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Winter 2013

Book: Us Plus Them

Us Plus ThemDiversity — is it a blessing or a curse? Linked with a long history of religious and ethnic intolerance, racial and social inequality, and severe national tensions, diversity has undoubtedly bred hatred, prejudice, discrimination, and violence in some people over the course of history, says Senior Lecturer Todd Pittinsky in his new book, Us Plus Them. However, Pittinsky argues that this negativity is only one side of the story. Whereas scholars, social scientists, policymakers, and even the media often focus on difference being a catalyst for hate and anger, Pittinsky points out that there is a positive dimension as well: It is merely a matter of shifting our mindset from "us-versus-them" to "us-plus-them."

Over seven chapters, Pittinsky does this, moving away from the negativity and focusing on "allophilia," a term he coined to refer to "the positive reaction to difference." Allophilia, an unaddressed topic in social science literature, he says, describes the phenomenon in which people come together in their differences and actually find them to be "interesting, comfortable, or admirable." Tapping into a positive us-plus-them approach not only allows two groups to coexist, Pittinsky says, but it actually makes them happy that they are together.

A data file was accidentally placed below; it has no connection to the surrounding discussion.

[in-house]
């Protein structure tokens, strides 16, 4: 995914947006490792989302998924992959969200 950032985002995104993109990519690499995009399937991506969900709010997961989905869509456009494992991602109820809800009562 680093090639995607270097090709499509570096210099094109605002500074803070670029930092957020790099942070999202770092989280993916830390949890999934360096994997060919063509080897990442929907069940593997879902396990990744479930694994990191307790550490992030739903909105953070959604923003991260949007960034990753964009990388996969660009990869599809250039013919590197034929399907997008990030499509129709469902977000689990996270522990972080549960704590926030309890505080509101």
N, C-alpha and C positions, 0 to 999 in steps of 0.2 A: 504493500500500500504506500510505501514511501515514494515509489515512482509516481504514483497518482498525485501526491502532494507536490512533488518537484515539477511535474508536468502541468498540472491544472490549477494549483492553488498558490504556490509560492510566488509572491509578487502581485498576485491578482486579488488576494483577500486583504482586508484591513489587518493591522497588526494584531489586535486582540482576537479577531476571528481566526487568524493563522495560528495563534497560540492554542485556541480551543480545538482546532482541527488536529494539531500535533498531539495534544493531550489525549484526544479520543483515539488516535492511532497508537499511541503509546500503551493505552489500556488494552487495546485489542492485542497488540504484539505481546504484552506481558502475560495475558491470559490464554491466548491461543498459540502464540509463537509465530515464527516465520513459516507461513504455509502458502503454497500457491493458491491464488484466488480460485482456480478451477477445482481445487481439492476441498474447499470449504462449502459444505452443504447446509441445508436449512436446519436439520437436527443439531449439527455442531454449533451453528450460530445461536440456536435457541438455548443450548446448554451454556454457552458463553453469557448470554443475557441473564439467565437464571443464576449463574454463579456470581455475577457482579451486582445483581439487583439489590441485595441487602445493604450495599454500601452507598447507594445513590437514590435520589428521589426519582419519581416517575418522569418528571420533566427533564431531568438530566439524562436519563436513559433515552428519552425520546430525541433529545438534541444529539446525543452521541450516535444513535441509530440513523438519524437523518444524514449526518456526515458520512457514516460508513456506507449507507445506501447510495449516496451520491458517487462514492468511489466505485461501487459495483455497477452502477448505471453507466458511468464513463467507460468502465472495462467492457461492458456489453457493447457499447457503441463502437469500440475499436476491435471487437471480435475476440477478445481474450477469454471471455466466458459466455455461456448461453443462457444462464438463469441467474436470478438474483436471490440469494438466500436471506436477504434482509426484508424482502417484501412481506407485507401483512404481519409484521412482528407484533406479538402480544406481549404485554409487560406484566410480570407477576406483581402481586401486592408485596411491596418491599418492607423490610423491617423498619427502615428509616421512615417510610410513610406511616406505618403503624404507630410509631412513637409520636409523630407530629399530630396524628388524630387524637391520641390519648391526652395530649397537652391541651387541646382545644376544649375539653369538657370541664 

Related article iconIn order to harness the possibilities of allophilia, Pittinsky turns to leaders of all kinds and asks the question: "What if ordinary leaders at all levels … considered it their job to nurture allophilia and build on it?" Using this as a jumping-off point, the book moves to start this conversation, not only addressing the current lack of positive leadership, but also presenting ideas for how leaders could make changes and encourage the positive dimensions of intergroup relations. For Pittinsky, it is not the differences between two groups that create divisions, but merely the inability to celebrate them and recognize the positive power they can hold. Thus, moving forward is not about "seeing past differences," but instead it is about celebrating these differences and recognizing the fact that groups can benefit tremendously from having different backgrounds, skills, talents, opinions, and points of view.